I am grateful to barrister Paul Hughes for sending me a copy of the decision of HHJ Graham Wood QC in Beardmore -v- Lancashire County Council.  The case considers the paying, and cost, of medical agency fees. A copy of that decision is available here. Beardmore v Lancashire CC (1st Feb 2019, HHJ Wood QC)


The claimant was injured in a tripping accident on a public footpath.  The defendant admitted liability and paid damges. In Part 8 costs proceedings the District Judge disallowed the costs of the claimant’s solicitor paying an agency to obtain the medical records.  The claimant appealed.


The claimant was successful on appeal.


34. Although there is a corpus of case law which deals with the recoverability of agency costs when the work would normally be regarded as work for which the solicitor had a responsibility in the discharge of his duty to his client, and the extent to which those costs could be included as profit costs as opposed to disbursements, and further support can be derived for the actual recoverability of medical agency fees which are incurred in obtaining both medical records and medical reports, there is no specific authority which addresses the applicability or interpretation of the complex raft of rules under Part III which were intended to provide a predictable regime for the payment of fixed costs and disbursements, and in particular the interplay between 45.29 I (2)(a) and (2A). Accordingly this case is venturing into virgin territory.
35. There is no doubt (and neither counsel dispute) that the relevant rule does allow for the recovery of the medical agency fee as a disbursement (and over and above fixed costs) in the sum of £30 as a maximum plus direct costs in relation to whiplash claims arising from RTAs [see (2A)(c)]. The question which lies at the heart of this appeal is whether the specific reference to the medical agency recovery disbursement in this context is intended to restrict the entitlement to RTAs only, as the Defendant contends, or whether it is merely a provision when read in conjunction with the balance of the rule which sets a maximum where the claim has been started under the RTA protocol, and that EL/PL claims also allow for recovery, as the Claimant contends.
36. In the circumstances, it seems to me that I should decide as a matter of principle whether the judge was wrong in law to regard herself as restricted by the wording of CPR 45.29I subparagraphs (2) (a) and (2A) to disallow an element in the disbursements for the agency costs. If I do come to that conclusion, clearly she has unlawfully fettered her discretion in making the assessment as to the reasonable and proportionate amount which should be allowed, and I can substitute my own decision on an appropriate assessment.



The judge went on to exercise his discretion in favour of claimant.

53. I do not believe that this court should be drawn into direct or indirect criticism of the use of medical agencies even those which are closely connected with bulk claims solicitors such as the Claimant’s solicitors in the present case. It is the nature of modern litigation where there are increasing pressures on profit margins and limits of cost recovery for solicitors to be ever more creative in maximising the return from these claims. I can understand why paying parties should be cynical where such a connection exists, and it appears as though it is merely an additional payment to the receiving party solicitors which would not otherwise be recoverable, and the restrictions are being circumvented.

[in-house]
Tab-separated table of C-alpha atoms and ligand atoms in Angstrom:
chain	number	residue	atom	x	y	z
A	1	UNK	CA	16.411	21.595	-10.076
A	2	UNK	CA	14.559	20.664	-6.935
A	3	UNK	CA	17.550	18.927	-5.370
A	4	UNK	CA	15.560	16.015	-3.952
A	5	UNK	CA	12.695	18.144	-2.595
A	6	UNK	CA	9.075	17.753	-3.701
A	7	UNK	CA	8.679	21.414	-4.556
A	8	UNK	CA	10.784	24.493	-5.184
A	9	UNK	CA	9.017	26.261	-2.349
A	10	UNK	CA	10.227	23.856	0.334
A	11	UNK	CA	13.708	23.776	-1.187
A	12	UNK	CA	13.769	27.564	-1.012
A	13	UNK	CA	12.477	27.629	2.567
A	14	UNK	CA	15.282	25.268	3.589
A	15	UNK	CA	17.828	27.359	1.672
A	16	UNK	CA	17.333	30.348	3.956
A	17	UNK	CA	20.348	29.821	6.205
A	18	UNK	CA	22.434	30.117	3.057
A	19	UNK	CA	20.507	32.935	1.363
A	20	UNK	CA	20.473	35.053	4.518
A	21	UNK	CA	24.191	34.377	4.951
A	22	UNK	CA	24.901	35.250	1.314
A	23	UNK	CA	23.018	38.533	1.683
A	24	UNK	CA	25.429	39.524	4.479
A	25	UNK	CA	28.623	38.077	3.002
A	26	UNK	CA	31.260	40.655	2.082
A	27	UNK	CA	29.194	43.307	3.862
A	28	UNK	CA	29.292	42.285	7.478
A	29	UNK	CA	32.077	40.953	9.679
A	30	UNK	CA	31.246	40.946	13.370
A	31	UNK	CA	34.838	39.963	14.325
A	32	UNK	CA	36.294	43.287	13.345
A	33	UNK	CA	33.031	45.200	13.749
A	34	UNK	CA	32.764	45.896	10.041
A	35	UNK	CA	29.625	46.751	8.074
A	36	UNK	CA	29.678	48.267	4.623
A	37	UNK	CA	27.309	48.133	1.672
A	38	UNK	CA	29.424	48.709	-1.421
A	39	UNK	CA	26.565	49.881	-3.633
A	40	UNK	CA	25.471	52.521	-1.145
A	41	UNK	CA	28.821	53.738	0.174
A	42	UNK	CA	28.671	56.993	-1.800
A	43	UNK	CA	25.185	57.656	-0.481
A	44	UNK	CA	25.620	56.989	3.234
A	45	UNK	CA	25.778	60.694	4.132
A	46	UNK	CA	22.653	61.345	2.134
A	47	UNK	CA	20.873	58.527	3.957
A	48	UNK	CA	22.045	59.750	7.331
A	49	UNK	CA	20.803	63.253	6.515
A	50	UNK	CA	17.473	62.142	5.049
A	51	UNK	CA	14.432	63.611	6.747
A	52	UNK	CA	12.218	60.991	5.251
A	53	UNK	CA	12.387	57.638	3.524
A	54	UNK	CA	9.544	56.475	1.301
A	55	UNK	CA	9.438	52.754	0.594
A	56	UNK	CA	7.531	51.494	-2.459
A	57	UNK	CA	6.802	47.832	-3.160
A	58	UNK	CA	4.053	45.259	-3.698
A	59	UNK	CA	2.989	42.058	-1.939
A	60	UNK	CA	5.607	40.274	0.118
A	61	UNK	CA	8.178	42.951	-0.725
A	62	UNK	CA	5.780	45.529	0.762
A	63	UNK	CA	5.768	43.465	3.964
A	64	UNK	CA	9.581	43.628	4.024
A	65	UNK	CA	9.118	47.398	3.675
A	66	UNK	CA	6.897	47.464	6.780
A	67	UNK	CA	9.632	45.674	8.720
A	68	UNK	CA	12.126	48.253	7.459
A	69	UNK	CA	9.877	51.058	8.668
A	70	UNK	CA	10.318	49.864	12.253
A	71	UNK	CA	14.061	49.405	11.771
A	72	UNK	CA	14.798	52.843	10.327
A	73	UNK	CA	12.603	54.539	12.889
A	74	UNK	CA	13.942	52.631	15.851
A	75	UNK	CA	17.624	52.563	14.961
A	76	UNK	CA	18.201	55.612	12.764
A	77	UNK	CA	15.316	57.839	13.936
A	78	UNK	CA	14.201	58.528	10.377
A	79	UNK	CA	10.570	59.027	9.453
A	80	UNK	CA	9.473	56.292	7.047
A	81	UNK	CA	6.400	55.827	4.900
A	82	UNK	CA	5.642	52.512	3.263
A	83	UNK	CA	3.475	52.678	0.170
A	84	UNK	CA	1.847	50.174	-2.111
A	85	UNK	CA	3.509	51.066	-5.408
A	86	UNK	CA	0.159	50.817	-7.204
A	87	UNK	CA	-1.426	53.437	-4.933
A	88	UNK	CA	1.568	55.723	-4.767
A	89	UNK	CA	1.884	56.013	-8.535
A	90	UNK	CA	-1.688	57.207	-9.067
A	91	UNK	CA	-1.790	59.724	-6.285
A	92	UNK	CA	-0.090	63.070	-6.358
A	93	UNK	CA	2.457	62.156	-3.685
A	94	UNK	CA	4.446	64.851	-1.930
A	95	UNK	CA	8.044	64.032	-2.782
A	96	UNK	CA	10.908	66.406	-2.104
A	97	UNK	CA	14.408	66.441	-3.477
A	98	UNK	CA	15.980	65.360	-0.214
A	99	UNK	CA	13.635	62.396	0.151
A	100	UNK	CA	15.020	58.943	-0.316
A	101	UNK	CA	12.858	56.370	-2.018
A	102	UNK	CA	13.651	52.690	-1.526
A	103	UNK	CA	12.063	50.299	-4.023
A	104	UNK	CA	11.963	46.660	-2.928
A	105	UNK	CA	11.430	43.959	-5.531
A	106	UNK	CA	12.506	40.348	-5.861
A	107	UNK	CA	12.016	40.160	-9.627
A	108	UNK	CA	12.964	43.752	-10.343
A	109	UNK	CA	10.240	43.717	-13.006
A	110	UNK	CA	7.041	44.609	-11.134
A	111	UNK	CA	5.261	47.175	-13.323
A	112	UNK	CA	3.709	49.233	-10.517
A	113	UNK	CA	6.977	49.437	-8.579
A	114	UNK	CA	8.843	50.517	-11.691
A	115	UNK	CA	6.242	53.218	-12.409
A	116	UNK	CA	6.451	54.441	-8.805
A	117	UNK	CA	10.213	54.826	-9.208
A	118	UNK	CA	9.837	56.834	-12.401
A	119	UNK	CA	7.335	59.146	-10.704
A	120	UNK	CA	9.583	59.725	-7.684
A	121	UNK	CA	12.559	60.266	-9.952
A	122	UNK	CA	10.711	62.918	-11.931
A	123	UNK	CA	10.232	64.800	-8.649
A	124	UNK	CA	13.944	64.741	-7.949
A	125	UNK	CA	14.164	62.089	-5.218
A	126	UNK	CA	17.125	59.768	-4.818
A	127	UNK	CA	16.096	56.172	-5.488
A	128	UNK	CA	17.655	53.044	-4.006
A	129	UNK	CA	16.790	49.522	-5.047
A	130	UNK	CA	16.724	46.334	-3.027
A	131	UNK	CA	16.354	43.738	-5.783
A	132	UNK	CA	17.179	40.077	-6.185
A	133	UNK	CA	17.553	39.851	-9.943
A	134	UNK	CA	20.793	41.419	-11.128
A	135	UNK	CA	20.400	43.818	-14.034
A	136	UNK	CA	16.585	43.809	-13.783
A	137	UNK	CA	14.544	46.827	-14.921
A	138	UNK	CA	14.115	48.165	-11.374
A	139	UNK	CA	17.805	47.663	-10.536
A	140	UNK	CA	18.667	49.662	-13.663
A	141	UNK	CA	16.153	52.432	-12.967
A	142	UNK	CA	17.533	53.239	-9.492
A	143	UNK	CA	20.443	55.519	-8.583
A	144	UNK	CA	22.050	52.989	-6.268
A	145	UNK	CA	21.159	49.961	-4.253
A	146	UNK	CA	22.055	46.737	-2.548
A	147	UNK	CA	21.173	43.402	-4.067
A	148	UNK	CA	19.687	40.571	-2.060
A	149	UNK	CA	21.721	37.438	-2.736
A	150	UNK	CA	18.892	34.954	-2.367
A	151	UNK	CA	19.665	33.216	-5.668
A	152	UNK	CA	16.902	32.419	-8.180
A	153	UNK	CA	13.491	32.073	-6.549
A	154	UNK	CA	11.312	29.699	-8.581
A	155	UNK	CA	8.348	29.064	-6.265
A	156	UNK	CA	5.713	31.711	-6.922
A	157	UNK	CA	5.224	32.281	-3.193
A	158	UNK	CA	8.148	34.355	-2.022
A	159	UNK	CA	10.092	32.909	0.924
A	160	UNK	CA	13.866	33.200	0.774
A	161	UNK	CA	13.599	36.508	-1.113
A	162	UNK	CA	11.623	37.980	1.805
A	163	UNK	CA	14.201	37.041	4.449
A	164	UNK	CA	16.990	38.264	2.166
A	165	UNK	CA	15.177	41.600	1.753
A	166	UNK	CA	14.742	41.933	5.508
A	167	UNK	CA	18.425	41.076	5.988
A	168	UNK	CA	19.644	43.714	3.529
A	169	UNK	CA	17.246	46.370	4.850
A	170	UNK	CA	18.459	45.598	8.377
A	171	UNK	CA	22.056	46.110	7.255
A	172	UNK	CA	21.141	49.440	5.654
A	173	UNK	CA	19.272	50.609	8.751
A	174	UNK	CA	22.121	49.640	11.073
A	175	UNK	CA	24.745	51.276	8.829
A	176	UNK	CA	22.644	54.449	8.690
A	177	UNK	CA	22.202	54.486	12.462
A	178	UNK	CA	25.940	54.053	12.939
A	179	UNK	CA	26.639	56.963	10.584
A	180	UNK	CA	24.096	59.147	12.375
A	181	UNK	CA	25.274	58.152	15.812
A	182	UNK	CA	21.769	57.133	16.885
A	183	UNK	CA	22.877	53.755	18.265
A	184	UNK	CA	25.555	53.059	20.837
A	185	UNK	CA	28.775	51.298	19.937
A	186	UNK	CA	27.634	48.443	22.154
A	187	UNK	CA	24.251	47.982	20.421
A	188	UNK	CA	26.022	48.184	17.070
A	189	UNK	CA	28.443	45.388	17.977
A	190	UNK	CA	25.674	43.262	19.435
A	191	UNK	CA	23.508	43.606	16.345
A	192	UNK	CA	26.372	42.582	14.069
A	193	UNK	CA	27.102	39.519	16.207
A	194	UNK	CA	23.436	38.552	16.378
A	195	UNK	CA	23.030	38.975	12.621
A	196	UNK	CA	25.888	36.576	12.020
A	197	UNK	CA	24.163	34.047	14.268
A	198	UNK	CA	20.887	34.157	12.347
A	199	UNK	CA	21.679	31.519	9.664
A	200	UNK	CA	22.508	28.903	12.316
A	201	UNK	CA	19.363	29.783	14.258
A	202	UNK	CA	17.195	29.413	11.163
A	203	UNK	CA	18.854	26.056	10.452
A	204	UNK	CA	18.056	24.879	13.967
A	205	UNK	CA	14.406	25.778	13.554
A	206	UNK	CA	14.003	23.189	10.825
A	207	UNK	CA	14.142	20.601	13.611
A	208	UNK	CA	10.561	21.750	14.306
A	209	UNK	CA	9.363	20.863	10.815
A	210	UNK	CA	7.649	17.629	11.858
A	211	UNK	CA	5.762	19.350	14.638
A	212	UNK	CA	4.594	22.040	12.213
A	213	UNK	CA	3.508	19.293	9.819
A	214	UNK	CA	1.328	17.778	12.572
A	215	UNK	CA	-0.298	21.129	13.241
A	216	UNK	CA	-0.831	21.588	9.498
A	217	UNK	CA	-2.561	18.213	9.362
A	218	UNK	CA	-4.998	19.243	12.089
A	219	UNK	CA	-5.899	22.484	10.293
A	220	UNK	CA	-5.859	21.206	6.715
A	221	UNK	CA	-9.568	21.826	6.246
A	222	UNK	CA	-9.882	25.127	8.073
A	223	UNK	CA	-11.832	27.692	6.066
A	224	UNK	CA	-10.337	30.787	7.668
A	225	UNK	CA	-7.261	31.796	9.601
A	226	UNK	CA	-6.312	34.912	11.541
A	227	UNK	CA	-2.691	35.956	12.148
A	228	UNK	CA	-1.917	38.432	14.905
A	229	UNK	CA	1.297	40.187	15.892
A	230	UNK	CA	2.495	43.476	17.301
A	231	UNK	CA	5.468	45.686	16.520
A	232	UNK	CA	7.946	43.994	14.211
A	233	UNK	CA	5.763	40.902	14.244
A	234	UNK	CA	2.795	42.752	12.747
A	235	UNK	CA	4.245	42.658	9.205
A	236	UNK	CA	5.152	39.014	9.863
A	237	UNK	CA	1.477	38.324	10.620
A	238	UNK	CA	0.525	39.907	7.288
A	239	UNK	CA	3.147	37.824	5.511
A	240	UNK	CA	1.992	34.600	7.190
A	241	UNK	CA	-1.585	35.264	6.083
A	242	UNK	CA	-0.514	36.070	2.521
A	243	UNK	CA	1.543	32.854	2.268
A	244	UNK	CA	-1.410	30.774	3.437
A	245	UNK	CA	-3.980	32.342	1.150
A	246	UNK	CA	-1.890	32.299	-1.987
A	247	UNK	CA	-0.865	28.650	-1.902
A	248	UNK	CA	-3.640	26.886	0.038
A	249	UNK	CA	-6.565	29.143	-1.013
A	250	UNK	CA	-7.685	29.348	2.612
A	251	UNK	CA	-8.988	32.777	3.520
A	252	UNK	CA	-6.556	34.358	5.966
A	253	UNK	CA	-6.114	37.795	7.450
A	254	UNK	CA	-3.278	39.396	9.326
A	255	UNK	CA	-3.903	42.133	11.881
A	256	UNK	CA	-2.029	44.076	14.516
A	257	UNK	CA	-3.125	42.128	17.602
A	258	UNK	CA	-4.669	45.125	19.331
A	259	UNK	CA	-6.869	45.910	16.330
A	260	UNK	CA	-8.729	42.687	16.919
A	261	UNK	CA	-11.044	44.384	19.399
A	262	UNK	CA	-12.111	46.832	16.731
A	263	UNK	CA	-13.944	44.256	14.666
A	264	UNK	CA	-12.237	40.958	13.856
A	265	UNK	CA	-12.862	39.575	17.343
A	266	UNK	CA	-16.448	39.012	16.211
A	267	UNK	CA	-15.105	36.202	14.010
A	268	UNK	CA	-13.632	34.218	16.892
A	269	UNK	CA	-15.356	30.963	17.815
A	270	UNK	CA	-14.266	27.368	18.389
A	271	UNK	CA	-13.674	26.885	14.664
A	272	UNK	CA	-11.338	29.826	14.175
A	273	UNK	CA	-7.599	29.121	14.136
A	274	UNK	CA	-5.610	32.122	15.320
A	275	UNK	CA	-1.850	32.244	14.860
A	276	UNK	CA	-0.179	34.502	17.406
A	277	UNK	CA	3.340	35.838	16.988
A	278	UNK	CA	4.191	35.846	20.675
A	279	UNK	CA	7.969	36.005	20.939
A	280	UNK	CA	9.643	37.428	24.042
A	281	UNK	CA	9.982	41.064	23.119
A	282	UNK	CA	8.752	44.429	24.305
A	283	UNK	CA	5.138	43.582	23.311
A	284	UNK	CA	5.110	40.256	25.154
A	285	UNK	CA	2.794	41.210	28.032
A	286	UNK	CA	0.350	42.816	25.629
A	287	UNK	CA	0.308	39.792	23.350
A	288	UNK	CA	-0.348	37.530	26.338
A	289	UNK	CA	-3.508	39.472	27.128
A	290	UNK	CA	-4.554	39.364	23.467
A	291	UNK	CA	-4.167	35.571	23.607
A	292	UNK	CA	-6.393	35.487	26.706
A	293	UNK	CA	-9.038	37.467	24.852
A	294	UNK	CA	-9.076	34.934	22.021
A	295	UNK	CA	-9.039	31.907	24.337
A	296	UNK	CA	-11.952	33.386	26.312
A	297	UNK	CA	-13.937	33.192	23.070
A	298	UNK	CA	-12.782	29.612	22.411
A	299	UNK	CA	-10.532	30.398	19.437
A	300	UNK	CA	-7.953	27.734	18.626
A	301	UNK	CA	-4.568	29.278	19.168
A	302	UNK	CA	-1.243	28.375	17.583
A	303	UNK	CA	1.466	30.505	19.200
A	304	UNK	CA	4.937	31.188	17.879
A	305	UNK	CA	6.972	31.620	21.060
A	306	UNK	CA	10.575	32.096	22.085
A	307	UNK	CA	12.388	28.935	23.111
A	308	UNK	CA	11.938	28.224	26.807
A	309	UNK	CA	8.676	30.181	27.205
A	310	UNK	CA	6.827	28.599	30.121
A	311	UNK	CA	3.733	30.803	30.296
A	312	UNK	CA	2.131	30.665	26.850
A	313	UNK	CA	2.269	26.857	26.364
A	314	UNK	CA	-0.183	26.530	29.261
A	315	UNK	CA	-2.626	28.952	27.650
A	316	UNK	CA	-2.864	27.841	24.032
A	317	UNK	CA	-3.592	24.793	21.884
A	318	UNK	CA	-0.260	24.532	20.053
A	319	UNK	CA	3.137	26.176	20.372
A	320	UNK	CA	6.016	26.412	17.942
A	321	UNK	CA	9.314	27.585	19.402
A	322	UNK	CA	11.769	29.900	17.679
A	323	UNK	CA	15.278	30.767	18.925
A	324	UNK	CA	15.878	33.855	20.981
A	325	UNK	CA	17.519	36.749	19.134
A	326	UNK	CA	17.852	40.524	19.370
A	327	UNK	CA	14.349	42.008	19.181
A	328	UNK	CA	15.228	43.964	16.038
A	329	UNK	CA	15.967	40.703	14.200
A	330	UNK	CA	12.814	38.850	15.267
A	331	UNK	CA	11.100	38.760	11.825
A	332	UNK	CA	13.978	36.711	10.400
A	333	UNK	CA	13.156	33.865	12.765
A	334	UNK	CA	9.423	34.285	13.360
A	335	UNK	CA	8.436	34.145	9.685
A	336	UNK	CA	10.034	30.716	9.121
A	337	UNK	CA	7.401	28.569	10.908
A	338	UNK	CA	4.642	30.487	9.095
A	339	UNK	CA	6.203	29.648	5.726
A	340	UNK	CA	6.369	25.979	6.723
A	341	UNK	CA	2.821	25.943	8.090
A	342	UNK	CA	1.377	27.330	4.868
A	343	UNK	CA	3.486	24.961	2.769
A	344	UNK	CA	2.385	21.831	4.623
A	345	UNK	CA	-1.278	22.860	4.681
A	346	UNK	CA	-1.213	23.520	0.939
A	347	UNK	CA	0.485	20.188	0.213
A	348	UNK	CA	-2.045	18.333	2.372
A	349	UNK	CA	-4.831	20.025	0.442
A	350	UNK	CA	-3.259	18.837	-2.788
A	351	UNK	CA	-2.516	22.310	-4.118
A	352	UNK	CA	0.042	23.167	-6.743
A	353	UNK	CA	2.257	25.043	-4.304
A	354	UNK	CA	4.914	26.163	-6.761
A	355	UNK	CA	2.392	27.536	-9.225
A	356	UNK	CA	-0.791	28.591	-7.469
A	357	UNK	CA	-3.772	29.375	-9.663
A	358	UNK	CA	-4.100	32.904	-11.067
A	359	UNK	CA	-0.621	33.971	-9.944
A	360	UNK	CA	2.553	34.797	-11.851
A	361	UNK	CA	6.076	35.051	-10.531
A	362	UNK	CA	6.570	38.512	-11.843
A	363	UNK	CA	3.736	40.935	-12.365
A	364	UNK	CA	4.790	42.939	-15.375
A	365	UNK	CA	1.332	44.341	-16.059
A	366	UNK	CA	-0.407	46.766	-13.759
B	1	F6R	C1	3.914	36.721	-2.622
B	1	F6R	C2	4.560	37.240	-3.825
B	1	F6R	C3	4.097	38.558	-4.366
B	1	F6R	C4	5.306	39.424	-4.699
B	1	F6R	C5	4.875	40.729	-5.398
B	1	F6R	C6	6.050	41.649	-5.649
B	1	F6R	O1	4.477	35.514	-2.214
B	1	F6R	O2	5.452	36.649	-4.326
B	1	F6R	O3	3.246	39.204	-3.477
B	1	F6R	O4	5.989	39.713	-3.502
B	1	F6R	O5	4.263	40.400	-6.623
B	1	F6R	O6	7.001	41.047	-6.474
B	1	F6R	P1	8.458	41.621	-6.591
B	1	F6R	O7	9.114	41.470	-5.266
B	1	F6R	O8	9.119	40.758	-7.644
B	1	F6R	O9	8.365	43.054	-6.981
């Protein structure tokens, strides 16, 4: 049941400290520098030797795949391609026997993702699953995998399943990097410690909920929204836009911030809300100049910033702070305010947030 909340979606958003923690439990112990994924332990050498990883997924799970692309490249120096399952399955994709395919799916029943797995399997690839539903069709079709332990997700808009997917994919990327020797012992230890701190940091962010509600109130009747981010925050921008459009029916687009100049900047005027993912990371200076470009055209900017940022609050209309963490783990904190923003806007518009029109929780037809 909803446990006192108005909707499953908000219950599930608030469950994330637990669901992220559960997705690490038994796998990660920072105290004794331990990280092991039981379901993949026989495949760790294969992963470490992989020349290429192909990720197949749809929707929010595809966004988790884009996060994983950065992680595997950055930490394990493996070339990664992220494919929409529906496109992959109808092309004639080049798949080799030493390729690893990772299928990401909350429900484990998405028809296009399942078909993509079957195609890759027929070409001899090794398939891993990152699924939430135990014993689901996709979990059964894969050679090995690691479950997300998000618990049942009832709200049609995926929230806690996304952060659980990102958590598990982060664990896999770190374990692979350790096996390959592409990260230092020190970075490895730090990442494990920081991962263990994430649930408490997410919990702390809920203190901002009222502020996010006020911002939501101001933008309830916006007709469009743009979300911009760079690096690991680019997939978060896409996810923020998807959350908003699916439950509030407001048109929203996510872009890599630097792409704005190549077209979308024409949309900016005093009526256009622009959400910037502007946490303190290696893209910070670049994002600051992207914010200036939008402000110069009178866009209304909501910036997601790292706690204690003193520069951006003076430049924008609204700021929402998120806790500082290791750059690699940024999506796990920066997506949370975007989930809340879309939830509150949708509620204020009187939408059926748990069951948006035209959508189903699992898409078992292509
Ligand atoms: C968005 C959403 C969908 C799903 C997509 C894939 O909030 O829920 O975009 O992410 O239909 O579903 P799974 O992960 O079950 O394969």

54. However, if as a matter of policy the rule makers believe that it is appropriate to make the fixed costs regime more restrictive and to exclude agency fee recovery then a simple rule change can be introduced. Such matters are outside the remit of myself as a simple County Court circuit judge dealing with the discrete issue of interpretation of the rules as they currently stand.
55. My conclusion, in the circumstances, is that CPR 45.29I (2) allows for the recovery of a medical agency fee in this public liability case as a disbursement, and it is not excluded by the specific reference to the maximum recovery for the medical agency fee in RTA claims. In a public liability case, in my judgment, the appropriate measure for the disbursement recovery is the reasonable and proportionate cost of obtaining the medical records. In this respect, the learned district judge misdirected herself and should have carried out this exercise by reference to the fee claimed. What would be a reasonable and proportionate disbursement?
56. It is a valid observation contained within the Respondent’s notice, and pursued by Mr Latham, that there is a paucity of evidence which would have enabled the appropriate assessment to be carried out, because it is not clear in relation to the £96 claimed for both sets of records, how such sum has been broken down in terms of the work involved. Nevertheless, I do not believe that that is a sufficient reason for excluding recovery which in my judgment is allowable under the rules.
57. It is plain that if one set of records cost £10 by way of direct cost, an additional £70 could not be justified on a proportionate basis, however much work was involved. Mr Latham has suggested (in his ultimate fall-back position) that a suitable measure would be by reference to the grade D guideline hourly rates allowing two letters per record set. In my judgment, in a relatively straightforward case such as this, that may suggest unnecessary precision, and it is more appropriate to adopt the sum which is considered as the maximum allowable in an RTA claim, namely £30 per set. There is no significant difference between Mr Latham’s figure and Mr Hughes’ figure in this regard.
58. Accordingly, I allow the respective sums of £80 and £40 which incorporate the direct costs for the medical agency fees involved in obtaining the identified records. The appropriate VAT can be added to the sums.